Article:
West Cross Route, W11 The West Cross Route is a 1.21 km-long dual carriageway running north-south between the northern elevated roundabout junction with the western end of Westway (A40) and the southern Holland Park Roundabout.
Westfield London Shopping Centre, W12 Westfield London Shopping Centre is a location in London.
Westfield Way, W12 Westfield Way is a road in the W12 postcode area
White City Close, W12 White City Close was designed as a compact series of two- to four-storey brown-brick terraces enclosing landscaped footways and courts.
White City Estate, W12 White City Estate is a location in London.
White City Road, W12 White City Road is a road in the W12 postcode area
Wood Crescent, W12 Wood Crescent is a location in London.

NEARBY PUBS
Garden Bar and Grill This pub existed immediately prior to the 2020 global pandemic and may still do so.
Pig and Whistle Kitchen This pub existed immediately prior to the 2020 global pandemic and may still do so.
Queens Tavern This pub existed immediately prior to the 2020 global pandemic and may still do so.
The Bull This pub existed immediately prior to the 2020 global pandemic and may still do so.


White City

White City was the place which defined the modern Marathon.

The area now called White City was level arable farmfields until 1908, when it was used as the site of the Franco-British Exhibition and the 1908 Summer Olympics. In 1909 the exhibition site hosted the Imperial International Exhibition and in 1910, the Japan-British Exhibition. The final two exhibitions to be held there were the Latin-British (1912) and the Anglo-American (1914), which was brought to a premature end by the outbreak of the First World War.

During this period it was known as the Great White City due to the white marble cladding used on the exhibition pavilions, and hence gave its name to this part of Shepherd’s Bush.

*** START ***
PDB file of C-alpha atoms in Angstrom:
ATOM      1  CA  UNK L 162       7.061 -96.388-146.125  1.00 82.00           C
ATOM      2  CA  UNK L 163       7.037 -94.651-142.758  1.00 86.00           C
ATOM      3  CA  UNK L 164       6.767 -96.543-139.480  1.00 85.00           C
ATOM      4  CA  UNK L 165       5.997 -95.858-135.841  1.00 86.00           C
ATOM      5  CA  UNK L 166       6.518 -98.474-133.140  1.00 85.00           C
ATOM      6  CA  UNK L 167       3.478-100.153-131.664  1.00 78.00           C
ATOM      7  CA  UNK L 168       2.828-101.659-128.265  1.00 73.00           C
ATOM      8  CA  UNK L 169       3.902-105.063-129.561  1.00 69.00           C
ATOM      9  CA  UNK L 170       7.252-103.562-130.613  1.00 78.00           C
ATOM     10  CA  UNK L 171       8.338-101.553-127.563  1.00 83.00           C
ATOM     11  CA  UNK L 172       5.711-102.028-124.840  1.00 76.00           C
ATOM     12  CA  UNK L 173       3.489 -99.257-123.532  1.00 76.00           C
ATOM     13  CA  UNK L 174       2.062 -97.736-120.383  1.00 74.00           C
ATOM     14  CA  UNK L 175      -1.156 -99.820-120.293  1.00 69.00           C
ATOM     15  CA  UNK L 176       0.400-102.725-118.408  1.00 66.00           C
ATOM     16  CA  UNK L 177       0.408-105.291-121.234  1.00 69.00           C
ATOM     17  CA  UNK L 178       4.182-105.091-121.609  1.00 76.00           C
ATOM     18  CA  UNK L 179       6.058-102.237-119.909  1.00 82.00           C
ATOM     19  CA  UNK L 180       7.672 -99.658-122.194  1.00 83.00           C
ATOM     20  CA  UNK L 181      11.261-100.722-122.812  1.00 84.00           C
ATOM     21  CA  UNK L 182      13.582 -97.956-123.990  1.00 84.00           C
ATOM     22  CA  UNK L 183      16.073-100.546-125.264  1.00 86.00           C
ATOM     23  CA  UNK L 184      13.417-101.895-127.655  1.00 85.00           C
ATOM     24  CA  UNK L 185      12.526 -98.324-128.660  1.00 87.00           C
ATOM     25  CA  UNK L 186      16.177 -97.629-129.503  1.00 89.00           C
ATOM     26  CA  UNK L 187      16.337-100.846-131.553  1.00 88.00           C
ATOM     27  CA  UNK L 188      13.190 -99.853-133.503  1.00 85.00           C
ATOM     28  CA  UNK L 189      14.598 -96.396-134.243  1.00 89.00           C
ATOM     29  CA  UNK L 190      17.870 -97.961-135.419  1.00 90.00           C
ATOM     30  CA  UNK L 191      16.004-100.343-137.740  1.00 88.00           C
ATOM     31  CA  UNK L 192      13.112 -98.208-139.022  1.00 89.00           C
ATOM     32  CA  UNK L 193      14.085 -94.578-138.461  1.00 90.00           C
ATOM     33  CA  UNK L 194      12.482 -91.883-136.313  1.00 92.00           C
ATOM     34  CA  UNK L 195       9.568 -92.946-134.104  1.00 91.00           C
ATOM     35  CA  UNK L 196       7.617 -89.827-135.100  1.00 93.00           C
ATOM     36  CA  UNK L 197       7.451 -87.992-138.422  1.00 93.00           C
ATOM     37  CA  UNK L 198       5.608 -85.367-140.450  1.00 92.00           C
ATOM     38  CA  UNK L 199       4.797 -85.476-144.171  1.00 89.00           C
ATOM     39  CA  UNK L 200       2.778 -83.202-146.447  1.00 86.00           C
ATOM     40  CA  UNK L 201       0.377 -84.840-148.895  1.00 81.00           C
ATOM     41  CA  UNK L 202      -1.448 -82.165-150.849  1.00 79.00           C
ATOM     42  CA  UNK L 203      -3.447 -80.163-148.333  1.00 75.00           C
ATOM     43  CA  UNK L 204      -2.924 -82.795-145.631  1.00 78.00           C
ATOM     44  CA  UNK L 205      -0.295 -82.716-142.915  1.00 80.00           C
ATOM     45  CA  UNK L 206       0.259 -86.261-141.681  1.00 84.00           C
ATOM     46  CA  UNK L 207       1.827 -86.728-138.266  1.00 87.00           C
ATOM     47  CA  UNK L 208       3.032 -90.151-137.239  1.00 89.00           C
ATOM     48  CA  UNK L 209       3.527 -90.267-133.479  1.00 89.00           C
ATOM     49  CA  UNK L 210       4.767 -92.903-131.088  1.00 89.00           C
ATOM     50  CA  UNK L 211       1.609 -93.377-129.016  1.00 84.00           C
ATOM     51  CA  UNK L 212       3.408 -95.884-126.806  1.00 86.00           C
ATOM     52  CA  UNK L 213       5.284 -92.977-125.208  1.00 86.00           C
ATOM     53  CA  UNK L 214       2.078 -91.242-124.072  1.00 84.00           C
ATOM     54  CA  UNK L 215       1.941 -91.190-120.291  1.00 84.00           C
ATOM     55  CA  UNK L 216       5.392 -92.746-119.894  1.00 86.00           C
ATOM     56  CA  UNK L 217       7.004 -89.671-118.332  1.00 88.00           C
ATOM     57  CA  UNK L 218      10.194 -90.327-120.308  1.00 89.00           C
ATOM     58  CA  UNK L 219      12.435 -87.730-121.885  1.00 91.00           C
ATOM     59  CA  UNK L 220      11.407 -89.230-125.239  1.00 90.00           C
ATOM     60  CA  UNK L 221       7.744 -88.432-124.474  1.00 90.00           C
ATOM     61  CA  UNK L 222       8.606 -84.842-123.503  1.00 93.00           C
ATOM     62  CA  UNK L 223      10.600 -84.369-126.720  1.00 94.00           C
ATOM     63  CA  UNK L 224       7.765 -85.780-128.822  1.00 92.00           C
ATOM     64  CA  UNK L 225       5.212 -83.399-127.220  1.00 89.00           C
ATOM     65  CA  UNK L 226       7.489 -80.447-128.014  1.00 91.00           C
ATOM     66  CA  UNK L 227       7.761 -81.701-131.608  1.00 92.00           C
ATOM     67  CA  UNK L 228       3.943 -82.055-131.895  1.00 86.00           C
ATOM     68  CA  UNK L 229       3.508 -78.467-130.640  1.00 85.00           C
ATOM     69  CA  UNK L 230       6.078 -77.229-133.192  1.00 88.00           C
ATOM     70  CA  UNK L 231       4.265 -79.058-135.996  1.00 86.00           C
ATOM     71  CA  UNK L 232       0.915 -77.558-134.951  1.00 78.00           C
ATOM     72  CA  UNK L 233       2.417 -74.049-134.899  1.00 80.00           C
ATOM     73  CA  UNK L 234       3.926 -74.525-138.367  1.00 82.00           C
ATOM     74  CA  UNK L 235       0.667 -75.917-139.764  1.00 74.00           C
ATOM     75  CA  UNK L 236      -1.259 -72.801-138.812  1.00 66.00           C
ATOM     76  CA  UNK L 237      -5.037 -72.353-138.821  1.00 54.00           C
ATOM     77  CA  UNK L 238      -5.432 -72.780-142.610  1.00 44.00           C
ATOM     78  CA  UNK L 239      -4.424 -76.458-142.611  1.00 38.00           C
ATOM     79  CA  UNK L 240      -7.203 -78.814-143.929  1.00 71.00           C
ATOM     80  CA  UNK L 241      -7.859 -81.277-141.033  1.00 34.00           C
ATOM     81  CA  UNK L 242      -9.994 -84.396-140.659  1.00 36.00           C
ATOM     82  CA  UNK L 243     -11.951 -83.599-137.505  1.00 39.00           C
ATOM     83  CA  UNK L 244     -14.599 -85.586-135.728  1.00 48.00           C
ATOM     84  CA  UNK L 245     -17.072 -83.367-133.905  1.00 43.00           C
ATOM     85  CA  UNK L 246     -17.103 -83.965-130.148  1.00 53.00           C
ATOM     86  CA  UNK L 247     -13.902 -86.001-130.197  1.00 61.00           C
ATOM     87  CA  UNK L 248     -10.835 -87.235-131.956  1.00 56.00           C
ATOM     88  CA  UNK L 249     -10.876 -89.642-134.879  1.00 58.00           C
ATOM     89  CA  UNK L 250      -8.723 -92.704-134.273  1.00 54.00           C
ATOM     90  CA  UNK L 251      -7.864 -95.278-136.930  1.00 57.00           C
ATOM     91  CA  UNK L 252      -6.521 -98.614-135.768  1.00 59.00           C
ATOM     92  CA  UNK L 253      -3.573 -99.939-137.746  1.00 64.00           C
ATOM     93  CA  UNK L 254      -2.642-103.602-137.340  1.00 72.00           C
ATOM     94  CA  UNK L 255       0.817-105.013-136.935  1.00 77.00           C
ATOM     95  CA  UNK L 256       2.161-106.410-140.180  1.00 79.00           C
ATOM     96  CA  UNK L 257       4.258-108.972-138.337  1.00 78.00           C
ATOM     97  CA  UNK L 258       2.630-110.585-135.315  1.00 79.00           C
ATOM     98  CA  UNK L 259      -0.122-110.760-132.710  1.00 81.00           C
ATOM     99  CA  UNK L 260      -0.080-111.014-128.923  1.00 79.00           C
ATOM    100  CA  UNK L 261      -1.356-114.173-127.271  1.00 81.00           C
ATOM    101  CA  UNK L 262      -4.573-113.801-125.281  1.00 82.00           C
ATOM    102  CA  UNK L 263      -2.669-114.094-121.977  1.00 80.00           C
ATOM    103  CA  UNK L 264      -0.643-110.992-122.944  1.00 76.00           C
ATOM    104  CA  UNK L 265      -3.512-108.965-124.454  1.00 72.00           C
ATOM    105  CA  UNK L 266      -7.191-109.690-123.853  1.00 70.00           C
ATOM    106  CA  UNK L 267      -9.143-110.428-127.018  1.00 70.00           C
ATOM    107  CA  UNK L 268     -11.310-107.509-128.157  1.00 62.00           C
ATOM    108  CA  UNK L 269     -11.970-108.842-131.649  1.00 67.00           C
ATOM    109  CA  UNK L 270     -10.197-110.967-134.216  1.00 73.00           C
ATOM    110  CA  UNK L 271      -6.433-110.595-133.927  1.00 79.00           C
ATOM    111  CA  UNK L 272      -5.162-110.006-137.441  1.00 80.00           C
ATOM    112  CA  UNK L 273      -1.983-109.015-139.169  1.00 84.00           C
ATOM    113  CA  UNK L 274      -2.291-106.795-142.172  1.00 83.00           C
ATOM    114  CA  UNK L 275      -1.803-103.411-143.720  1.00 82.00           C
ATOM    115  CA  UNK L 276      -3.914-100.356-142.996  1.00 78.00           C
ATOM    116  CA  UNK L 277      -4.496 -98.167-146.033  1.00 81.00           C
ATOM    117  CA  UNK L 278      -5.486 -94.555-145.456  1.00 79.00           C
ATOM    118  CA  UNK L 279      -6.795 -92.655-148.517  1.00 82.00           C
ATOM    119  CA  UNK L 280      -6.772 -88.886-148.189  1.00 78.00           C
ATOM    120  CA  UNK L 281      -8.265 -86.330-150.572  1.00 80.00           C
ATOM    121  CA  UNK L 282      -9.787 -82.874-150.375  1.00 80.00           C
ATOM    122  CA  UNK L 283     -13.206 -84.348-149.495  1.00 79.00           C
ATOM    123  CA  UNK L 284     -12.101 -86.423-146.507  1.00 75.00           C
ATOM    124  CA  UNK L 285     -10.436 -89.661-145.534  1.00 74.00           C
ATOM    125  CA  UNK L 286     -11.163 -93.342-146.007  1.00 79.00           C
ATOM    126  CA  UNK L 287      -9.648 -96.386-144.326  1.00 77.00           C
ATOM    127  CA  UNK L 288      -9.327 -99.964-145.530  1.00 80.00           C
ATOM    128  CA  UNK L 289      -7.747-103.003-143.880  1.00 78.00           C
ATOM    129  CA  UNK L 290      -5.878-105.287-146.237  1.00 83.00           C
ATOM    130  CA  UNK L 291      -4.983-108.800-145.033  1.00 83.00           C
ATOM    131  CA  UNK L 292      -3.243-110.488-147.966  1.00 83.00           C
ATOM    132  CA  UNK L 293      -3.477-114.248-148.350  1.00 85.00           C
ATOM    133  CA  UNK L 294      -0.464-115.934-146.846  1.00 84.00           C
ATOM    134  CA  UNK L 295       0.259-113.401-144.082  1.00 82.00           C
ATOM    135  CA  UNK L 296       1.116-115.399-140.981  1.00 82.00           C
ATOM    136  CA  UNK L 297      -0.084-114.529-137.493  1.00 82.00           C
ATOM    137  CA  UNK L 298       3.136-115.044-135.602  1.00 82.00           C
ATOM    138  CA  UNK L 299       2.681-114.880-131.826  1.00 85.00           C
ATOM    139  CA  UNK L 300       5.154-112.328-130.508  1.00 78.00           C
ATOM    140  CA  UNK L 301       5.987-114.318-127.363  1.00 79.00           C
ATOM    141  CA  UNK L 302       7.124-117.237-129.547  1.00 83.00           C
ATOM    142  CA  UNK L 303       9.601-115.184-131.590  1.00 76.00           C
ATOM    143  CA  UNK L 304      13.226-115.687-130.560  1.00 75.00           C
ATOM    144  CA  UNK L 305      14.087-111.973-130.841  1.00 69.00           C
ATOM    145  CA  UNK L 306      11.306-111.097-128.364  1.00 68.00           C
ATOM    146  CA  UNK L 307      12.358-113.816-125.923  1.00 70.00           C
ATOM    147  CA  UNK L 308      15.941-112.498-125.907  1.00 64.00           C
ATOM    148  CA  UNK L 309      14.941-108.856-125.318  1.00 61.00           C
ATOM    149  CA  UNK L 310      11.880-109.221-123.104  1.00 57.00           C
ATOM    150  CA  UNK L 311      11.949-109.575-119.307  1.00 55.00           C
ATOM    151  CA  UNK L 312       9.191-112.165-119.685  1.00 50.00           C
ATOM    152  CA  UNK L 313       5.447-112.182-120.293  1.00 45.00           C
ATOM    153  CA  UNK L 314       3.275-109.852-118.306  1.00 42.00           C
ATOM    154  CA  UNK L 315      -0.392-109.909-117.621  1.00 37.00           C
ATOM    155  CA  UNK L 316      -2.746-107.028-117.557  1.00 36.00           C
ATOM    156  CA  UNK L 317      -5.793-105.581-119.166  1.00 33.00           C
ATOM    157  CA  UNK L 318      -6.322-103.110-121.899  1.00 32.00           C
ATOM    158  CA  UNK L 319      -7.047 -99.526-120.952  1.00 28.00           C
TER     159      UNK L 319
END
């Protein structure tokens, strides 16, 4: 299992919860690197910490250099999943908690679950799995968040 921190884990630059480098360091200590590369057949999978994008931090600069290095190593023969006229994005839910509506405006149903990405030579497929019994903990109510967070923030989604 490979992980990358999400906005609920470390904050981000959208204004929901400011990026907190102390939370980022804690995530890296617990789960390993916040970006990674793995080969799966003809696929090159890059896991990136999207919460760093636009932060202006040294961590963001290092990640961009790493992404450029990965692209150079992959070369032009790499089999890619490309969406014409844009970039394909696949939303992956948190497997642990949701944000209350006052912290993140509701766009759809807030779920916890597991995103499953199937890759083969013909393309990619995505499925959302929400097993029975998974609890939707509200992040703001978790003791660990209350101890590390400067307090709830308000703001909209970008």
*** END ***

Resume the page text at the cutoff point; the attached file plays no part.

The White City Stadium was demolished in 1985 to make way for the BBC White City building. Today, the 1908 Olympics are commemorated with a list of athletes inscribed on the side of the BBC Broadcast Centre Building, and the athletics finish line is marked in the paving outside the building.

The Marathon from these London Olympics played an important part in the development of the modern marathon race. In the early years of competitive international sport, the long distance marathon race did not have a standard set distance. The distance run at the first seven Olympics from 1896 to 1920 varied between 40km and 42.75 km. The starting point of the race at the 1908 Olympics was at Windsor Castle creating a distance of 26 miles 385 yards to the finishing line at White City stadium. In 1921 this was adopted as the standard distance.

To house the growing population of Shepherd’s Bush, a five-storey housing estate was built in the late 1930s, which also took the name of the White City. Streets were named after countries that had featured in the exhibitions.

White City tube station was opened on 23 November 1947, replacing the earlier Wood Lane station. Its construction started after 1938 and had been scheduled for completion by 1940, but the Second World War delayed its opening for another seven years.

The architectural design of the station won an award at the Festival of Britain and a commemorative plaque recording this is attached to the building to the left of the main entrance.


LOCAL PHOTOS
Ladbroke Grove (1866)
TUM image id: 1513618275
Licence: CC BY 2.0
Shepherd's Bush Market in the 1950s
TUM image id: 1483010924
Licence: CC BY 2.0
Martin Street, looking west (1960s)
TUM image id: 1604228974
Licence: CC BY 2.0
Ansleigh Place, W11
TUM image id: 1453967815
Licence: CC BY 2.0
Archway Close
Credit: Google Maps
TUM image id: 1457272377
Licence: CC BY 2.0
Kenilworth Castle
TUM image id: 1453901412
Licence: CC BY 2.0
Bangor Street after a Rag Fair (1900s)
TUM image id: 1453972124
Licence: CC BY 2.0

In the neighbourhood...

Click an image below for a better view...
Percy Thrower and John Noakes in the Blue Peter Garden, 1975
Credit: BBC
Licence: CC BY 2.0
To View or share the image, go to its dedicated web page

London West Ten
Credit: The Underground Map
Licence: CC BY 2.0
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Local resident 'Trevor' who grew tomatoes in compost made from Frestonian residents' waste.
Licence: CC BY 2.0
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Martin Street, looking west (1960s)
Licence: CC BY 2.0
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Wood Lane station, c.1914
Licence: CC BY 2.0
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White City Close
Credit: GoArt/The Underground Map
Licence: CC BY 2.0
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Latimer Road as featured in the film ’The Blue Lamp’ (1950). Just past the tall (out-of-sight) Latimer Road school building and printers was the patent steam carpet cleaners as is Bramley Road’s Bramley Arms with Latimer Road School further on down through the arches on the right.
Credit: Ealing Studios
Licence: CC BY 2.0
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Wood Lane station, MacFarlane Place entrance (1937)